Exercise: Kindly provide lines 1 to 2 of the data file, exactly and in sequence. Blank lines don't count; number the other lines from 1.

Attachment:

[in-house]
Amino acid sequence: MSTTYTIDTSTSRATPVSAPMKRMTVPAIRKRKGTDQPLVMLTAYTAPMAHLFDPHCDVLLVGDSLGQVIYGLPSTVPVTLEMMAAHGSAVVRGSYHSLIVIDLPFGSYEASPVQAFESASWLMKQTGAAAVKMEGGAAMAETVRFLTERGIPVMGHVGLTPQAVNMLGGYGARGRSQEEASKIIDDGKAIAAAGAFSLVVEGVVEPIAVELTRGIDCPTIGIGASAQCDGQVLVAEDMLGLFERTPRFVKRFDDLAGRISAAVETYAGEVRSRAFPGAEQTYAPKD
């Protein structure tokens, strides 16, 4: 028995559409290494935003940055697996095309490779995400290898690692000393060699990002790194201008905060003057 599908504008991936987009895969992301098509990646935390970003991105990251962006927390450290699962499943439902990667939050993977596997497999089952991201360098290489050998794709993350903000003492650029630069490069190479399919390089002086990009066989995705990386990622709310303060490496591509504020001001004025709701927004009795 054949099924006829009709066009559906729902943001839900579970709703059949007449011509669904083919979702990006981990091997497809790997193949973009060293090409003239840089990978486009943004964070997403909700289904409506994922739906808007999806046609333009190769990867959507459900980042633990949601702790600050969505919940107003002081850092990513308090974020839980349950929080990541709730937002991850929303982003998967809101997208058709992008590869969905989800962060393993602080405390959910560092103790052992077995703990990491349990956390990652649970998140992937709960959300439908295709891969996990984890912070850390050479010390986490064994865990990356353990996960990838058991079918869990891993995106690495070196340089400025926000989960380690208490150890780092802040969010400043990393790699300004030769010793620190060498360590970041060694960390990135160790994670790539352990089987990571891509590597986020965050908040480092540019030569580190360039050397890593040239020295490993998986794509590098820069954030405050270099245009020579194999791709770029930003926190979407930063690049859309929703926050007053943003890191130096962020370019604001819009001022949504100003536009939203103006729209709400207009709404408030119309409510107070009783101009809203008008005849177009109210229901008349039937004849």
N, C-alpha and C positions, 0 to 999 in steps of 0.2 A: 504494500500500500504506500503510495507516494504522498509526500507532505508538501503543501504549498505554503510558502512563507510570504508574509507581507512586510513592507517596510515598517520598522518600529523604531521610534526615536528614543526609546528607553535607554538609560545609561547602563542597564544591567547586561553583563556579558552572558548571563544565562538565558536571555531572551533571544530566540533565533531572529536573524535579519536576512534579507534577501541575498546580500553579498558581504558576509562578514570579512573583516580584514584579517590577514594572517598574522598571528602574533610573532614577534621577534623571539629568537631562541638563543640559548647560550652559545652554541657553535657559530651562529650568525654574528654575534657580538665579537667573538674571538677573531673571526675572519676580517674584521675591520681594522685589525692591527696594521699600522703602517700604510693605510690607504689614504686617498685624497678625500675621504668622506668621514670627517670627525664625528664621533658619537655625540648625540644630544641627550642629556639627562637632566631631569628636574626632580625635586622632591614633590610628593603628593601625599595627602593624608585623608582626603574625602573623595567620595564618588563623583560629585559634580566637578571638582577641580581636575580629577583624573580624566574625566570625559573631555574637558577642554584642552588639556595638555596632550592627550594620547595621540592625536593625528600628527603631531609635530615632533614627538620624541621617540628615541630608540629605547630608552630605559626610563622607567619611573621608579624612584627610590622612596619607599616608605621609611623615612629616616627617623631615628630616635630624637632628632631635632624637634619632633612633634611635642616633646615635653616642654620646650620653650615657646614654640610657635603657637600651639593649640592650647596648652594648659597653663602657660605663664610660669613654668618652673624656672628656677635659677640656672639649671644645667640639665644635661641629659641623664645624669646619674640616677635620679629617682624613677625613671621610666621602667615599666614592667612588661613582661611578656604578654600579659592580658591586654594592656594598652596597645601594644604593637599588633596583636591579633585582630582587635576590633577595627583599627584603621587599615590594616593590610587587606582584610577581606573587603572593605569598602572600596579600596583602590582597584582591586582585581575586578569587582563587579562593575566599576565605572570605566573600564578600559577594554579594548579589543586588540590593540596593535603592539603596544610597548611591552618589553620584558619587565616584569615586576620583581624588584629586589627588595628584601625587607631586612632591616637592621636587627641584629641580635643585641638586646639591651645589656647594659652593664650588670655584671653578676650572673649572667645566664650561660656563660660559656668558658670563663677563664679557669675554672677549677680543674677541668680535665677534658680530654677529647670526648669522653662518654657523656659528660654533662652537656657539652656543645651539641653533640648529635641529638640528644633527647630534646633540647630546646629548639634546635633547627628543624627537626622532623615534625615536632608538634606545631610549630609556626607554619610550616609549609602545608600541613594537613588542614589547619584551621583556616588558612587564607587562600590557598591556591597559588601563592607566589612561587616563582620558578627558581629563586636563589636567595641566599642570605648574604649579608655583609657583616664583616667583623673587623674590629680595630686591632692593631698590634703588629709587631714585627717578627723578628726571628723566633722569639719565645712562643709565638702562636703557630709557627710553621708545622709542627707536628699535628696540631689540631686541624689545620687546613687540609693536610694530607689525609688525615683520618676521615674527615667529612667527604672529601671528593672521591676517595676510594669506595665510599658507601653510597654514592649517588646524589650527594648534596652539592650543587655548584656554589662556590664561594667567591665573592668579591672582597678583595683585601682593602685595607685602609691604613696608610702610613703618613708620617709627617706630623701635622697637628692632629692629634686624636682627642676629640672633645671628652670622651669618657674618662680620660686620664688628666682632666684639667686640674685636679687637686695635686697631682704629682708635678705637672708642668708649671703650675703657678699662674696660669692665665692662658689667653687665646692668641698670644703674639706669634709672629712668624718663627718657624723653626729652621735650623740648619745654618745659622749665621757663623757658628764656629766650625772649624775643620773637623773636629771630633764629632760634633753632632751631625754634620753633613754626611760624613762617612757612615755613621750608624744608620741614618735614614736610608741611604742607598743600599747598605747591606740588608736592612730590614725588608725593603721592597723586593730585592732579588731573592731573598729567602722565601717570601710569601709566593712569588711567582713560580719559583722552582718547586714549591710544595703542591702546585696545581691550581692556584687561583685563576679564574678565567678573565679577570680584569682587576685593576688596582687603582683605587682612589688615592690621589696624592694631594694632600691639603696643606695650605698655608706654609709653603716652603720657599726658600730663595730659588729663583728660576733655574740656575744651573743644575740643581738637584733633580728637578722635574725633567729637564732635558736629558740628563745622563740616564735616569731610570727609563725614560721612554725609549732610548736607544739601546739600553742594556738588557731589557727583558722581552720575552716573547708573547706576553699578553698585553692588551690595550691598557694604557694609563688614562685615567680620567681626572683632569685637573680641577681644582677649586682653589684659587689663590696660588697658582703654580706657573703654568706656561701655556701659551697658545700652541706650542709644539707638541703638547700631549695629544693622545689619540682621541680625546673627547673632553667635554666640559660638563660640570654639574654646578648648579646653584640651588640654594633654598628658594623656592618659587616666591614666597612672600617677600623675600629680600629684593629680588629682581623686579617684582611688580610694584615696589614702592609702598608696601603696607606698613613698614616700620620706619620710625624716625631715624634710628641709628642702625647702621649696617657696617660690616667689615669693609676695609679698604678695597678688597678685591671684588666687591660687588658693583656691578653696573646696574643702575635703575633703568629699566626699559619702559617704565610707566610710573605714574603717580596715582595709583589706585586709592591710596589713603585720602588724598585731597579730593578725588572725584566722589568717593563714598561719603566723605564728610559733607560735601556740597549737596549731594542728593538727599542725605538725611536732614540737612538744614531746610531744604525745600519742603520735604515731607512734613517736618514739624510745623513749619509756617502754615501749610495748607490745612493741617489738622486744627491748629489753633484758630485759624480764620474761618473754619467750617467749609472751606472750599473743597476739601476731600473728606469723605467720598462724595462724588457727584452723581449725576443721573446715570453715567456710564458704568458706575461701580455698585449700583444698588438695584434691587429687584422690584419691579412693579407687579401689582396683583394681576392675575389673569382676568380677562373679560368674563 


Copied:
[in-house]
Amino acid sequence: MSTTYTIDTSTSRATPVSAPMKRMTVPAIRKRKGTDQPLVMLTAYTAPMAHLFDPHCDVLLVGDSLGQVIYGLPSTVPVTLEMMAAHGSAVVRGSYHSLIVIDLPFGSYEASPVQAFESASWLMKQTGAAAVKMEGGAAMAETVRFLTERGIPVMGHVGLTPQAVNMLGGYGARGRSQEEASKIIDDGKAIAAAGAFSLVVEGVVEPIAVELTRGIDCPTIGIGASAQCDGQVLVAEDMLGLFERTPRFVKRFDDLAGRISAAVETYAGEVRSRAFPGAEQTYAPKD